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Finding the right processor safety strategies for your system

Posted: 28 Nov 2011     Print Version  Bookmark and Share

Keywords:processor  safety  Software complexity  deadlock monitoring  program sequence 

The current generation of microcontrollers offers the safety-critical developer a wide variety of options when selecting products. The variety is perhaps most evident when evaluating available processor safety strategies for safety integrity. This is an area where the "best" solution depends on the ability of the system developer to judge the strengths and weaknesses of the solution.

When considering common solutions for safe processing, there are a few common architectures across product offerings. Most available CPU safety solutions can be classified as single core, single core with hardware checking, dual-core lockstep, asymmetric dual core or symmetric dual core. These classifications are illustrated in figure.

Watchdog-based solutions, though valuable for program sequence and deadlock monitoring, cannot provide significant diagnostics of processing and thus are not considered here.

To begin our comparison, we must establish a few classes of evaluation criteria: software complexity, silicon complexity, safety analysis complexity and available performance for functional software execution.

Software complexity measures the effort needed to integrate safety mechanisms into application software. Silicon complexity expresses the on-die hardware cost. Safety analysis complexity measures the difficulty of performing safety analysis. Finally, available performance measures how much CPU performance is available to the application relative to a single CPU without any implemented safety constraints.

Figure: Visual representation of common CPU safety strategies.

Single-core CPU solutions are used across a wide range of products and are the baseline for analysis.

A single-core solution must rely on software-based diagnostics and measures such as multiple execution of safety-critical code in order to achieve safety integrity, resulting in high cost to software complexity. Silicon complexity is low, as there is no specific overhead in silicon dedicated to safety support. Safety analysis complexity is high, as it is challenging to prove that the implemented software can detect all relevant faults. This is particularly true for transient faults, which temporarily can change the state of a flip-flop or register but are cleared by subsequent software execution. Available performance is low because of the overhead of software-based diagnostics, which can easily consume more than 30 per cent of the total CPU performance. Redundant execution of safety-critical code will further reduce available performance. Texas Instruments' Stellaris ARM Cortex-M microcontrollers implement a single-core CPU scheme.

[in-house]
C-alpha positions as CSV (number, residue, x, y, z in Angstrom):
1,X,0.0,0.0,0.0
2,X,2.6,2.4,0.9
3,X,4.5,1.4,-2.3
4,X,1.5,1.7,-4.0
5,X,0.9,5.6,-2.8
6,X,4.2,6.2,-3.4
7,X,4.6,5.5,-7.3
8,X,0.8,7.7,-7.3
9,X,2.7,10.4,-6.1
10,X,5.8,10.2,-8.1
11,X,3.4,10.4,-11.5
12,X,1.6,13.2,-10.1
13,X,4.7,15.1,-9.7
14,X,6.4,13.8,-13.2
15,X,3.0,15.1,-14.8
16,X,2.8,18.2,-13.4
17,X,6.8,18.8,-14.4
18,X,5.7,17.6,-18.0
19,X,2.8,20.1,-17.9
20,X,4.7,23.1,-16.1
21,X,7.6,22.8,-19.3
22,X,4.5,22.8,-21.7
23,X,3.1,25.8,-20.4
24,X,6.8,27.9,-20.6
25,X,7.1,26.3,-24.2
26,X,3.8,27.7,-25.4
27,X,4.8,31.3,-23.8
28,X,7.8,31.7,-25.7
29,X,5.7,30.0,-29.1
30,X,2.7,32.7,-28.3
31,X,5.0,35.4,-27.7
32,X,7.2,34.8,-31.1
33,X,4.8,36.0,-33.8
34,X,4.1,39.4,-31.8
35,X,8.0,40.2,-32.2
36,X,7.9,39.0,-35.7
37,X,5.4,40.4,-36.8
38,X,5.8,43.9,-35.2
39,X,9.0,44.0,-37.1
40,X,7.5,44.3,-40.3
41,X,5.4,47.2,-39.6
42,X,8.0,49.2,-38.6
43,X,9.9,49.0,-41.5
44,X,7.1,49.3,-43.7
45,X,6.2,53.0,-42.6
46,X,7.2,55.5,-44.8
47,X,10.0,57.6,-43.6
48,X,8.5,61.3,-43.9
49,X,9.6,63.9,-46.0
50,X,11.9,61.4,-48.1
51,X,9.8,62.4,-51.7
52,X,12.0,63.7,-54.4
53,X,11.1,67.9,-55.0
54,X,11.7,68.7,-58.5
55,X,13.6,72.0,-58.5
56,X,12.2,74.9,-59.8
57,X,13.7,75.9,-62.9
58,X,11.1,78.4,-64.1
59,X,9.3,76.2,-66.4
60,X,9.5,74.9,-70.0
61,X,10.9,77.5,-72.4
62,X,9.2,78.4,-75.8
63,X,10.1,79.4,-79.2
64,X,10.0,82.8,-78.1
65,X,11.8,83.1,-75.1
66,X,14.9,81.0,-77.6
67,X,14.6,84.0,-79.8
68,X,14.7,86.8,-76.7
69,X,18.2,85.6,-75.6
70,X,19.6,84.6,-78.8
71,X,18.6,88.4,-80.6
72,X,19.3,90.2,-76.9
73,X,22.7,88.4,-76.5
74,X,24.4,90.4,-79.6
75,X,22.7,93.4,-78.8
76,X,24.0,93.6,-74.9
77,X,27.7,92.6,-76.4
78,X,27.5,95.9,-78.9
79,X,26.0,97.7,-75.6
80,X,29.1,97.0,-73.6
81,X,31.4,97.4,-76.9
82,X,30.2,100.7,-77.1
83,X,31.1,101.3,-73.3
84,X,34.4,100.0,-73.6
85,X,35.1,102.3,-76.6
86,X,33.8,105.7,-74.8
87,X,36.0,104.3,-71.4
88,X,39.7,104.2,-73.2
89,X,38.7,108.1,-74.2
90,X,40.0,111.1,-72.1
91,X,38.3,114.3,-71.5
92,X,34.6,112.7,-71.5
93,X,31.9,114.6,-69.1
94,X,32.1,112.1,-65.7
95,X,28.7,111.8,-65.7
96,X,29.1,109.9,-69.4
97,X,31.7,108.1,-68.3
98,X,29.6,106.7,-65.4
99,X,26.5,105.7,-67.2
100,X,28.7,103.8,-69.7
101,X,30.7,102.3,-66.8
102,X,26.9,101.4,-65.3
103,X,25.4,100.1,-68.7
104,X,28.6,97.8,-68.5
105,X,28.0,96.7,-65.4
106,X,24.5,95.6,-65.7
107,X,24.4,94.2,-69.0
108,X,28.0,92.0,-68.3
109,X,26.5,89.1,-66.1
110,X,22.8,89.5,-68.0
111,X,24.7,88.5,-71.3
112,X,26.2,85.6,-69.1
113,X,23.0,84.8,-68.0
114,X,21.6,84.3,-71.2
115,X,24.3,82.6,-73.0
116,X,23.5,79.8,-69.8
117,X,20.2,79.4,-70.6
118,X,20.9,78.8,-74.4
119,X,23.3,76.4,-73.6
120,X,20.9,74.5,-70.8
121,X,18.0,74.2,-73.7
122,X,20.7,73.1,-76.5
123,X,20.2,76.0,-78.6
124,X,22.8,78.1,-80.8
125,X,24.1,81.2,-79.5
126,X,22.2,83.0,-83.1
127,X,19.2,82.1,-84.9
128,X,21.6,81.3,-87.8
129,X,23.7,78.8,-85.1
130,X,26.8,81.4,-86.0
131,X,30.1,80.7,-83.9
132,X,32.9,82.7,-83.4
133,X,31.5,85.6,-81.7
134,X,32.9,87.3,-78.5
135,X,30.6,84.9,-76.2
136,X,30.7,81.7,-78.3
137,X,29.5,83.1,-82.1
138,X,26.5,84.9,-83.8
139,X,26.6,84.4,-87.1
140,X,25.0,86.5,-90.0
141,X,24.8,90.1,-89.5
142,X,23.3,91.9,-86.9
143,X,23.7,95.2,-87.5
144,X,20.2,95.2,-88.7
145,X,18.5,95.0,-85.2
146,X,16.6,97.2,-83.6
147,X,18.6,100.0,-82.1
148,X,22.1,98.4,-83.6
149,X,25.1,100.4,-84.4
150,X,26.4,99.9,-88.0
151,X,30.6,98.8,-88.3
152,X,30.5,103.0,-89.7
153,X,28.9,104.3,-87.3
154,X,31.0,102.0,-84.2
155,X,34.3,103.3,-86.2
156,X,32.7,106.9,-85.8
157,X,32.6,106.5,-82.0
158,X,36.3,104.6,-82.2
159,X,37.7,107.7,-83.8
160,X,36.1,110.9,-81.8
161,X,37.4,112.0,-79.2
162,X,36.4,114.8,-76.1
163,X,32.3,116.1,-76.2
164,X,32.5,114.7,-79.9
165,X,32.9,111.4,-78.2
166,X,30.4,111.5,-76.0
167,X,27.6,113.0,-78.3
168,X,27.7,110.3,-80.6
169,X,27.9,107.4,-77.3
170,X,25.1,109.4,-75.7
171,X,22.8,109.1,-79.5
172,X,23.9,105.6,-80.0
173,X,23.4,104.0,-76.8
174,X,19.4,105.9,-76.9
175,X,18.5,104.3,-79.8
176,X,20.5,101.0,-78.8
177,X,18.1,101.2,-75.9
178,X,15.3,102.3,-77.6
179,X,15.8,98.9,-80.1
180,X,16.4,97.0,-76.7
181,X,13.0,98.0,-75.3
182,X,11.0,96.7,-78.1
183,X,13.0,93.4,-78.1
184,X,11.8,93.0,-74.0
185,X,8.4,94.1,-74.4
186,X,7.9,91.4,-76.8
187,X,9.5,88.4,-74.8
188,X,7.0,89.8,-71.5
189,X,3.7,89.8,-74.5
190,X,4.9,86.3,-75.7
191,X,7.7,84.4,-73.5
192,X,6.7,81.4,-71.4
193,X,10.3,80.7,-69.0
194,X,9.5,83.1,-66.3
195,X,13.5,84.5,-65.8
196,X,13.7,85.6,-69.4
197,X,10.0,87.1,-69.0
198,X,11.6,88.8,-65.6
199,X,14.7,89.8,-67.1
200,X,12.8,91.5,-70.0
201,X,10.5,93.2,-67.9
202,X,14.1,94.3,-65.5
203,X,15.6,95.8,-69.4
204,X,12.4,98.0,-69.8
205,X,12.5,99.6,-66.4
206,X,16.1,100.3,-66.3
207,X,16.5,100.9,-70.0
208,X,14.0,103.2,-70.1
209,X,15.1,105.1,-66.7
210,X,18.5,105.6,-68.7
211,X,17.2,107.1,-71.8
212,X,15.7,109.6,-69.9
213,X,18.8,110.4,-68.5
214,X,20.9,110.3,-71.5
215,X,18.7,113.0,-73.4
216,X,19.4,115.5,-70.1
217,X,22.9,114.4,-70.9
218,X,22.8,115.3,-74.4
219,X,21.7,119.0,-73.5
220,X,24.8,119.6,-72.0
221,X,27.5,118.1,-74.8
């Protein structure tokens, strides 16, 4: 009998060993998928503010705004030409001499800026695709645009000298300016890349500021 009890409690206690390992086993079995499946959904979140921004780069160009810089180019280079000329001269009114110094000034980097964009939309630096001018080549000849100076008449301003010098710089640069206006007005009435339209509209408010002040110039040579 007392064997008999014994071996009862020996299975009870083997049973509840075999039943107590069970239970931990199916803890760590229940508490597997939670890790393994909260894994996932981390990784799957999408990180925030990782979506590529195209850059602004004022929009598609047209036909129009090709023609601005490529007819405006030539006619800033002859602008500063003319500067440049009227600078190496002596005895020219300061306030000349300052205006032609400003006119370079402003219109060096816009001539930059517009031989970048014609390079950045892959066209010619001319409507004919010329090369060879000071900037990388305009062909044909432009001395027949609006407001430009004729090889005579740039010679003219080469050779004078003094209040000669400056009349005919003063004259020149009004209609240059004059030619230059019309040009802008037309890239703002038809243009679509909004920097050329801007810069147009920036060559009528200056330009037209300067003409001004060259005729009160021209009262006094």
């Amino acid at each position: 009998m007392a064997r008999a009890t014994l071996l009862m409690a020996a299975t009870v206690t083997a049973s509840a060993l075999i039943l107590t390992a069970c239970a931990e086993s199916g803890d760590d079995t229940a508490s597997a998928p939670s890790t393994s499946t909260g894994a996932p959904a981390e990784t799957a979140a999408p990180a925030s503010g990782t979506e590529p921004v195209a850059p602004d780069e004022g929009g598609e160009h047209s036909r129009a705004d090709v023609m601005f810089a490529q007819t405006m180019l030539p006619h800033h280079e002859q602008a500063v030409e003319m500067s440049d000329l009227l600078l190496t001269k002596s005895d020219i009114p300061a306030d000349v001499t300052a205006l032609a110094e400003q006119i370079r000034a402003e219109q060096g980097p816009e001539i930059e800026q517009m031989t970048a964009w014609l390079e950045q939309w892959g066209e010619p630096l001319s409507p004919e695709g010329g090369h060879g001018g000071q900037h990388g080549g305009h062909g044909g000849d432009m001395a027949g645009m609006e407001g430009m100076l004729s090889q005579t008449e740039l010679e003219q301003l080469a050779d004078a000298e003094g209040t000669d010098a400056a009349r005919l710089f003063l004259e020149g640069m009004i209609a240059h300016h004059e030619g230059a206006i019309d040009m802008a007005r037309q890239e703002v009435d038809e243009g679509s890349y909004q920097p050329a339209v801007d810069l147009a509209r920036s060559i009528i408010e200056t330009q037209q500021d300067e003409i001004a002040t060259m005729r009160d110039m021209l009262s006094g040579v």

Single-core solutions with hardware checking address many of the issues of the single-core solution by replacing the majority of software measures with continuously or periodically operating hardware checkers. Such a solution trades reduced software overhead for increased complexity of silicon. Safety analysis of this solution is challenging. A lack of common standards in design-for-safety means that the strategy of the hardware checker must be uniquely proved to each assessor. Available CPU performance is high, often with less than 5 per cent of the CPU overhead consumed for safety diagnostics. TI's Hercules TMS470M ARM Cortex-M3 microcontrollers are an example of a single-core solution with periodic CPU checking by hardware.

Dual-core lockstep is essentially a special case of a single-core solution with hardware checking. In a dual-core lockstep system, a partially or fully duplicated processor core takes the place of the CPU checking functionality. Software follows a low-complexity single-core programming model with little to no software overhead for safety diagnostics. Silicon complexity varies based on implementation. Complexity ranges from medium-complexity 1oo1D (single channel with diagnostic) schemes, where a single core is always the master core, to higher-complexity 1oo2 (dual-channel) schemes where either core can act as master. The user should take care to understand the impact of additional failure modes present in more complex schemes. The lockstep concept is well-known in industry and trusted by assessors, reducing the safety analysis complexity for the system developer. The vast majority of CPU performance remains available for application usage, often approaching 100 per cent. Asymmetric dual-core solutions use two processors of different hardware architecture (heterogeneous multi-processing) to diagnose faults. Such solutions can achieve very high safety integrity, thanks to their ability to detect systematic issues in both CPU and software through diverse hardware and software implementations. These should be selected with the main and checker CPUs having similar performance. If the performance delta is too large, it may not be possible to execute diverse implementations of the target application, effectively reducing the design to two single-core systems. The software complexity is medium to high because of the need to generate software for two platforms.

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